Emerging issues in corporate entrepreneurship

Gregory G. Dess, R. Duane Ireland, Shaker A. Zahra, Steven W. Floyd, Jay J. Janney, Peter J. Lane

Research output: Contribution to journalArticlepeer-review

401 Scopus citations

Abstract

Research on corporate entrepreneurship (CE) has grown rapidly over the past decade. In this article, we identify four major issues scholars can pursue to further our understanding about CE. The issues we explore include various forms of CE (e.g., sustained regeneration, domain redefinition) and their implications for organizational learning; the role of leadership and social exchange in the CE process; and, key research opportunities relevant to CE in an international context. To address the latter issue, we propose a typology that separates content from process-related studies and new ventures vs. established companies. We close with a reassessment of the outcomes in CE research, which becomes particularly salient with the increasing importance of social, human, and intellectual capital in creating competitive advantages and wealth in today's knowledge economy. Throughout the article, we use the organizational learning theory as a means of integrating our discussion and highlighting the potential contributions of CE to knowledge creation and effective exploitation.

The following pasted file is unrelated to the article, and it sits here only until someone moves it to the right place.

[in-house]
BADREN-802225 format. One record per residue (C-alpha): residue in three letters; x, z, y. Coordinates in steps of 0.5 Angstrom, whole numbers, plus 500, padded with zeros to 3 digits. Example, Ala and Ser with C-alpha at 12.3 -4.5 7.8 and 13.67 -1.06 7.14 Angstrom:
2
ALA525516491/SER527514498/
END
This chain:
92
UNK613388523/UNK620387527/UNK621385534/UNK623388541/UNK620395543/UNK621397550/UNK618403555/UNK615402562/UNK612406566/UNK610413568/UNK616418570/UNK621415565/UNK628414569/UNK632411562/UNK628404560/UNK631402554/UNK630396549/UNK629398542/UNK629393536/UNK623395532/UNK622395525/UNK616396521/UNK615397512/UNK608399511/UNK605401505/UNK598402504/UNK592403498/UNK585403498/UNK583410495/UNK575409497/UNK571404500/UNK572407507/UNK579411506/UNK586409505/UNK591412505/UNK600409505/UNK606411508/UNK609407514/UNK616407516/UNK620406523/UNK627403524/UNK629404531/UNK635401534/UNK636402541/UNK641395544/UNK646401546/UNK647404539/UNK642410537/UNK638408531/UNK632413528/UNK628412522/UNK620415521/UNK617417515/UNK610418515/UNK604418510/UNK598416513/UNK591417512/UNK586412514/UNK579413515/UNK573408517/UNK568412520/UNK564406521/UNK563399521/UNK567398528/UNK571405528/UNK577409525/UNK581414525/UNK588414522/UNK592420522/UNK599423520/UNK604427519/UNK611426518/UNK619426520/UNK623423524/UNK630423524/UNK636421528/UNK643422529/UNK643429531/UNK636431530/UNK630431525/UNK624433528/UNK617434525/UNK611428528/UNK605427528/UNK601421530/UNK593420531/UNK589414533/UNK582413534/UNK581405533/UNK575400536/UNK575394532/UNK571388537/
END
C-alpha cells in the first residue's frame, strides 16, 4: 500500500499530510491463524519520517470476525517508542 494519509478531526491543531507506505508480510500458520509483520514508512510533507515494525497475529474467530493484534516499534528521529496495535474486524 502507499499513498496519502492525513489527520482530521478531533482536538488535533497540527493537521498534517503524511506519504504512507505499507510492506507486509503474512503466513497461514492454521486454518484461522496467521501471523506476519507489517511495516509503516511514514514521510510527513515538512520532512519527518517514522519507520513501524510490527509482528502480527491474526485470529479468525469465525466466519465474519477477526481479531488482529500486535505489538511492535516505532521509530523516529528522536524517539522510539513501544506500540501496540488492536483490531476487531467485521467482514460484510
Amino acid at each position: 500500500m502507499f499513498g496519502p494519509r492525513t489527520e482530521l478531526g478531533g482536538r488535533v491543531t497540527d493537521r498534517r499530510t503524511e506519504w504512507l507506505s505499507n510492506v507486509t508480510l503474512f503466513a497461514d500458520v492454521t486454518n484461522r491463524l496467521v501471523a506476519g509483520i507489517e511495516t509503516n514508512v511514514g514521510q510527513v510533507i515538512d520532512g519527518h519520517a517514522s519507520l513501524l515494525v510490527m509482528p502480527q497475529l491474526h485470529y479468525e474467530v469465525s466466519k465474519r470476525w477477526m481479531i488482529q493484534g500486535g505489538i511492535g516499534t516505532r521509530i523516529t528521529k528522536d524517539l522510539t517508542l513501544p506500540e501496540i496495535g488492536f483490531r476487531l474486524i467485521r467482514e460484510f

Original languageEnglish (US)
Pages (from-to)351-378
Number of pages28
JournalJournal of Management
Volume29
Issue number3
DOIs
StatePublished - Jun 2003

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